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Will Steven Spielberg's Tintin 'save motion-capture animation'?
The film opens strongly in Europe, suggesting that eerie, almost-lifelike animation can work — at least if it's based on beloved graphic novels
"Tintin" brought in $55.8 million during its opening weekend abroad, good news for the seemingly cursed motion-capture animation technique.
"Tintin" brought in $55.8 million during its opening weekend abroad, good news for the seemingly cursed motion-capture animation technique.
Facebook/Tintin
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hen Disney's Mars Needs Moms brought in just $6.9 million in its opening weekend earlier this year, commentators suggested the $175-million flop would sound the death knell of motion-capture animation. The technique, in which the movements of real actors filmed on a blank set are turned into computer animation, has delivered a number of disappointments from Beowulf to Polar Express; the consensus is that audiences don't connect with the characters' creepy, near-lifelike appearance. Turning that thesis on its head is Steven Spielberg's motion-capture The Adventures of Tintin, based on the immensely popular European comics about a young Belgian reporter and his dog. (Watch the trailer below.) The film, which hits the U.S. in December, opened abroad to a whopping $55.8 million over the weekend. Could Spielberg and Tintin "save motion-capture animation"?

Yes. Tintin proves that motion-capture can work: The film's "promising start" suggests audiences will embrace motion capture when it's done right, says Joshua L. Weinstein at The Wrap. In France, for instance, Tintin scored "the biggest opening ever for an original, non-sequel Hollywood film." This "spectacular" visual feat really draws audiences in, Rory Bruer, of film distributor Sony, tells The Wrap in the same article. "You couldn't ask for a film that's more immersive and incredible to look at than Tintin."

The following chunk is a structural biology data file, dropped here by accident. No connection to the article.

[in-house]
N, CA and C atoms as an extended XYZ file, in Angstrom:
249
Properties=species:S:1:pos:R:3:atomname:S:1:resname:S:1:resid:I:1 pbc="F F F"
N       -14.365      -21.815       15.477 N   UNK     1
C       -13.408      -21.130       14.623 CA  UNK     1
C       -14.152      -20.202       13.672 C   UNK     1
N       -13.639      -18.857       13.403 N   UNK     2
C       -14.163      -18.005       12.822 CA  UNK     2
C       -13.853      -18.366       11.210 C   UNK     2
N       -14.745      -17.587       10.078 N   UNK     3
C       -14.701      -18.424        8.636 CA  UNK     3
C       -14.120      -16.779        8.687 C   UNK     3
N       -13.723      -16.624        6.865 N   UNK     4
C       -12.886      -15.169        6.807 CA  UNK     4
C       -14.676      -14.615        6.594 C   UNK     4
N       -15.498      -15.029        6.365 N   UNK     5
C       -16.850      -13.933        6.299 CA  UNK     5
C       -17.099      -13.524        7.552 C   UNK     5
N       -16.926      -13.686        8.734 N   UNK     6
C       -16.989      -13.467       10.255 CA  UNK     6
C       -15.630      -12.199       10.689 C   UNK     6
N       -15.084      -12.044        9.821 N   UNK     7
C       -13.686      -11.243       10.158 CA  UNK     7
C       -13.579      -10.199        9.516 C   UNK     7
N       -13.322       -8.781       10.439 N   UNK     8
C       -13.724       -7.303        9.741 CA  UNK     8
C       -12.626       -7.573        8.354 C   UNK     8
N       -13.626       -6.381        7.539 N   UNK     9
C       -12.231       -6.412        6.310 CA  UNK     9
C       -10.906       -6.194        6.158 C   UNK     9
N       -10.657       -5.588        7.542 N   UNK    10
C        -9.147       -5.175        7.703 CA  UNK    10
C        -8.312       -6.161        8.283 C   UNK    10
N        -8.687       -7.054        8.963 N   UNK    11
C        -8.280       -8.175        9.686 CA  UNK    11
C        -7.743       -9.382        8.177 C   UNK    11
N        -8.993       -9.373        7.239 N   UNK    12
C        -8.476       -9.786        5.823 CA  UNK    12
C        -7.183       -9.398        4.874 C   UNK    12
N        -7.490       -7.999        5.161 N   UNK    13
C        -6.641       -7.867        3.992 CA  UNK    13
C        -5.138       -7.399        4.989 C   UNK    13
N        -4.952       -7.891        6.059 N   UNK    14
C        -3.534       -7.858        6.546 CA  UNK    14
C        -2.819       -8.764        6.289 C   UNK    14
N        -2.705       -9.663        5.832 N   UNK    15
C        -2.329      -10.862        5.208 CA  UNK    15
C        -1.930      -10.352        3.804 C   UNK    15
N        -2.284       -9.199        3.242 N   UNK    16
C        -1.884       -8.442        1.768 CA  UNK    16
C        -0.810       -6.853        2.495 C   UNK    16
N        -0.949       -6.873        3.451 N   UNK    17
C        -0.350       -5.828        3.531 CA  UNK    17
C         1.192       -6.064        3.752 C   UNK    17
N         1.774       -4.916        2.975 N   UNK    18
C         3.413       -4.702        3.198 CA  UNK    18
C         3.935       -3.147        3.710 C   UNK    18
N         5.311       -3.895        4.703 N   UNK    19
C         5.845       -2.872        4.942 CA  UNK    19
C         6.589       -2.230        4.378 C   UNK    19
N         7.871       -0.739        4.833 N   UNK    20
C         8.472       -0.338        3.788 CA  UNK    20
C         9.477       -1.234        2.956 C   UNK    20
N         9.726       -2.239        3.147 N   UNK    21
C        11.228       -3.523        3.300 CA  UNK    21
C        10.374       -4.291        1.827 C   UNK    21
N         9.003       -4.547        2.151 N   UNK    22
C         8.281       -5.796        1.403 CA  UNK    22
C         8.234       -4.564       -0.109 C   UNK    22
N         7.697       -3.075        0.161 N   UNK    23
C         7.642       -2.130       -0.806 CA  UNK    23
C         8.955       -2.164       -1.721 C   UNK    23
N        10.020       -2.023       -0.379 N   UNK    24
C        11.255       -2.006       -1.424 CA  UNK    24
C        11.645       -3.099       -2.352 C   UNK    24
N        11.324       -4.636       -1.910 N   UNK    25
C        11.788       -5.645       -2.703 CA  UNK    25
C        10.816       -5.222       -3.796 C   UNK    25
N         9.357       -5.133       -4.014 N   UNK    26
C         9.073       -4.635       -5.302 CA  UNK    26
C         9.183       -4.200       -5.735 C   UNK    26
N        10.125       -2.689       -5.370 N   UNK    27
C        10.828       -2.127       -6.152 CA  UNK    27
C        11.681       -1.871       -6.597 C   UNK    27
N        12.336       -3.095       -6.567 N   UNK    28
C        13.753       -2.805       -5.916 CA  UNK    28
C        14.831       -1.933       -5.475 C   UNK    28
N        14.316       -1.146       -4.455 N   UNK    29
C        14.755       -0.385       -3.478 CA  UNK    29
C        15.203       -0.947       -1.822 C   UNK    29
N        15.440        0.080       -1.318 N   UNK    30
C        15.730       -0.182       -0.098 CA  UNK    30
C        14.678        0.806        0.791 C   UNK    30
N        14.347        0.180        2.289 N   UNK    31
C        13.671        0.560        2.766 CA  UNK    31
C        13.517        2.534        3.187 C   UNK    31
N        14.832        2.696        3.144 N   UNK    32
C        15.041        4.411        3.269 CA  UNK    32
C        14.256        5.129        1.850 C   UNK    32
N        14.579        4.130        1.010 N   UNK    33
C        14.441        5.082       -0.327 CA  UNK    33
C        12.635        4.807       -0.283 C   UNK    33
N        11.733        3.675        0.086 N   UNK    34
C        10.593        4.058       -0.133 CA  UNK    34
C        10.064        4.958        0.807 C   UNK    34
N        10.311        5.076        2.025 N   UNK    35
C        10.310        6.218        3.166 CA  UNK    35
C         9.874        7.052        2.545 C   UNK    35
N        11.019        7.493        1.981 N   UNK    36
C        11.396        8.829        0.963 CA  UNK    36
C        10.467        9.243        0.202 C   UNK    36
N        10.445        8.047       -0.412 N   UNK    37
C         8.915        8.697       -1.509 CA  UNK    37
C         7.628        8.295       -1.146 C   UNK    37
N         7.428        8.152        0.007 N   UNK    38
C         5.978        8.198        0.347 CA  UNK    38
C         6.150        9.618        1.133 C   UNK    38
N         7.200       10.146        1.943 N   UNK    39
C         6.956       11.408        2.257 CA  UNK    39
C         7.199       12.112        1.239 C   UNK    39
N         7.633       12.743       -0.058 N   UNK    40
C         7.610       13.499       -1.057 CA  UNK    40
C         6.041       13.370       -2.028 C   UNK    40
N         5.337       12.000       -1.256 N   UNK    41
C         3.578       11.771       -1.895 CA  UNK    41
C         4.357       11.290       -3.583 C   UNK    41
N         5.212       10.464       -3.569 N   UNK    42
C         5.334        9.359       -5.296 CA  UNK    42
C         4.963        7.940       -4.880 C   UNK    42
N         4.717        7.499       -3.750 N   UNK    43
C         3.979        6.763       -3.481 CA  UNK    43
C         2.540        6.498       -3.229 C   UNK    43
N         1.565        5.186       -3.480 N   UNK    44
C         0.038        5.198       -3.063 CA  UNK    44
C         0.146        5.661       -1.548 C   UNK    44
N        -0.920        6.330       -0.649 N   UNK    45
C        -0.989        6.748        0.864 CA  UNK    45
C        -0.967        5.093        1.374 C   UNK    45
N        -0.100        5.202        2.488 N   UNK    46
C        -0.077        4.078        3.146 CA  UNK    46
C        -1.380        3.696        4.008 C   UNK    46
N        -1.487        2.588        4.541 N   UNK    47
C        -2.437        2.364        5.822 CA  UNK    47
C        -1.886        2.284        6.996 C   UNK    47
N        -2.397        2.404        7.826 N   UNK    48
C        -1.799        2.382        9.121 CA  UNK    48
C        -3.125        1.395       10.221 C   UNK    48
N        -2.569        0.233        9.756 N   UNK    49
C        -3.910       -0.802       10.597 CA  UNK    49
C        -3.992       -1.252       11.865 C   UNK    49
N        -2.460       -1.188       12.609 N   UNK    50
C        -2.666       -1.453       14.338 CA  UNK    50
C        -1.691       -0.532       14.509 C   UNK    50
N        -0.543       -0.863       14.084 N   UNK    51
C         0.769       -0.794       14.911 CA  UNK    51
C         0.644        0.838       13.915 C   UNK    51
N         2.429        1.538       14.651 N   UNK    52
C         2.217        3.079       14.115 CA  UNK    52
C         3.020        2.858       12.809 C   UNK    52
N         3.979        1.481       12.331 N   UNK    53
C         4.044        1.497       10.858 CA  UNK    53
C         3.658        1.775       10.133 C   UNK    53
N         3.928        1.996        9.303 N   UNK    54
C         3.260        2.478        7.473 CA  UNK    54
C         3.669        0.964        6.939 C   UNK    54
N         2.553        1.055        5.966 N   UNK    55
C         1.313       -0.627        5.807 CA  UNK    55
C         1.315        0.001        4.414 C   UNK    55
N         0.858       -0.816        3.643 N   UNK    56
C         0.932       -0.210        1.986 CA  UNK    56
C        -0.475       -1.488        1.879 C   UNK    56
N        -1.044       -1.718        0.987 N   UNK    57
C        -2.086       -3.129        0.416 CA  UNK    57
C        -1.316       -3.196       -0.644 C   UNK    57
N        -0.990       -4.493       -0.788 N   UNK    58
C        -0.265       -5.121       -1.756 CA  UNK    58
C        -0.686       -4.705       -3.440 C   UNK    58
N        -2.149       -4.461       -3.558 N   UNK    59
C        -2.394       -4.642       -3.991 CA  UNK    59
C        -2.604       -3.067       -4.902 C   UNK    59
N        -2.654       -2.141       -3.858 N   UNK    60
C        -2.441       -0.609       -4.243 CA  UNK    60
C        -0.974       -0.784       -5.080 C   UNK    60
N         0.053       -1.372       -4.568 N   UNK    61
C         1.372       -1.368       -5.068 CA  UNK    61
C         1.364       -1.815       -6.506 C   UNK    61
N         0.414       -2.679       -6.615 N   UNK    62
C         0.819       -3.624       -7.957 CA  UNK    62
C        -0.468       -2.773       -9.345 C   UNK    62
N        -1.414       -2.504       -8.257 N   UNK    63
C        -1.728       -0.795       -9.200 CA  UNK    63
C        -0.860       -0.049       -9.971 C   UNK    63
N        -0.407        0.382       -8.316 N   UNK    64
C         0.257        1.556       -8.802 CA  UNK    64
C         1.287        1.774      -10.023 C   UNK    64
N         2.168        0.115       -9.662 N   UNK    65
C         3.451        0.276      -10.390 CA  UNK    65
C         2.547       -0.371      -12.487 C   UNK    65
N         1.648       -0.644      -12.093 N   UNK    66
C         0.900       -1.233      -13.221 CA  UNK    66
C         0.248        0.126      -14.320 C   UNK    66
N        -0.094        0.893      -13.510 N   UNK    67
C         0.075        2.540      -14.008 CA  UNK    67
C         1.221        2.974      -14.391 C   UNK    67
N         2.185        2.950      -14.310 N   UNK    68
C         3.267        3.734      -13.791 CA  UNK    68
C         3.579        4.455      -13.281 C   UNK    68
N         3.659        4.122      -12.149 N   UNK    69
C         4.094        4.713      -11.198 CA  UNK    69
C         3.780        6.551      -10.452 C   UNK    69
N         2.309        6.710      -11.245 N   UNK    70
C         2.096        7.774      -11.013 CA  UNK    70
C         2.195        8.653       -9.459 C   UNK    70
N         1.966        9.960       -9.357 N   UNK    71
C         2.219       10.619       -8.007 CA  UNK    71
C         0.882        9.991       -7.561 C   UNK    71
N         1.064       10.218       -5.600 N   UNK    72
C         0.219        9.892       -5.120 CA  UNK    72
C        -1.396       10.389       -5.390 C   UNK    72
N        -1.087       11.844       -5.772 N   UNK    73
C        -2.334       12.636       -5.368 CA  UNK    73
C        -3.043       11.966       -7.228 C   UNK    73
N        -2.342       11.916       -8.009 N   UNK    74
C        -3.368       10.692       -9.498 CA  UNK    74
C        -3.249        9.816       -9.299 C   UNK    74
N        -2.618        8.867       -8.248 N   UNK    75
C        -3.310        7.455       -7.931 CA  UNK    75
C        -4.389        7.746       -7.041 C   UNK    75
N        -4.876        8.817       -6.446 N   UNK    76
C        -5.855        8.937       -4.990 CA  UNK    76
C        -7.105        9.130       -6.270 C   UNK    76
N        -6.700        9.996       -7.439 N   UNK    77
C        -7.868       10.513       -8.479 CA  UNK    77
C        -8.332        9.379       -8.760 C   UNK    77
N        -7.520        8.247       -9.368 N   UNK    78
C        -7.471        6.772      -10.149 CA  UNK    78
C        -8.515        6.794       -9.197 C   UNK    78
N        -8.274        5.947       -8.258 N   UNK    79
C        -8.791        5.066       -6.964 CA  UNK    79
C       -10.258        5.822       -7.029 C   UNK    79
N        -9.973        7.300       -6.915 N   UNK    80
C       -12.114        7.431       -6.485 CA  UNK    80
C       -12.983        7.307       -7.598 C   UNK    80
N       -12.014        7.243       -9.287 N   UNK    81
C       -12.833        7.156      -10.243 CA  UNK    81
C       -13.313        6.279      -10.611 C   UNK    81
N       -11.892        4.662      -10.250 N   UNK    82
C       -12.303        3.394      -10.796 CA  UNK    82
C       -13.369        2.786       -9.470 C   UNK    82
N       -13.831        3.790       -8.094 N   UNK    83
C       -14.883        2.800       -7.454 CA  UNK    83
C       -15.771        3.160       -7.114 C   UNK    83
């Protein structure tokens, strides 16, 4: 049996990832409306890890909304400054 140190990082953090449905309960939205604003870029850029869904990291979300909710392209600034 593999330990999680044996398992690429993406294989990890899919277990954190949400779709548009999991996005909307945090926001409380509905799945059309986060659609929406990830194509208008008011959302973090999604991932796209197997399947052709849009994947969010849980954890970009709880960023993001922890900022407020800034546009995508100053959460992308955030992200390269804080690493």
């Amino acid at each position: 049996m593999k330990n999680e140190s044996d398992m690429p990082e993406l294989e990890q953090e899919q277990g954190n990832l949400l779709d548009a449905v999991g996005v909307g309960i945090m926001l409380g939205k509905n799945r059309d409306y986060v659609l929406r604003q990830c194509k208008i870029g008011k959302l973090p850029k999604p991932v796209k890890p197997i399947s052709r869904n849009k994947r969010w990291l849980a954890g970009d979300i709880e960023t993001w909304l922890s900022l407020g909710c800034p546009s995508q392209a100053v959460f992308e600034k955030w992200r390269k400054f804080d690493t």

"Can Steven Spielberg's Tintin save motion-capture animation?"

No. Our brains were wired to hate this style: Though better than ever, Tintin's motion-capture animation is still not "good enough," says Steve Rose at Britain's Guardian. "It's a paradox of animation that you can put arms and a face on a spoon… and it looks cute," but if a character is too lifelike, "the brain no longer reads it as good animation," but as reality gone awry. Video game designers have long struggled with this problem. Maybe one day we'll find a solution "where we can't tell the difference between what's animated and what's real." Though that idea is "potentially more terrifying than all the zombies, Chuckies and glazed-over Tintin characters put together."
"Tintin and the Uncanny Valley: When CGI gets too real"

Tintin deserved better: "The motion-capture animation [in Tintin] makes all the characters look like… marionettes," says Peter Bradshaw at the Hindustan Times. It has neither "the charm, clarity and style" of the Tintin books' illustrations, nor "the immediacy and panache of flesh-and-blood human beings." You can't help but imagine how much better the movie would be if it were hand drawn or live action. Instead, we get a disappointing Tintin that's "flat and robotic and a little bit aimless."
"The misadventures of Tintin"

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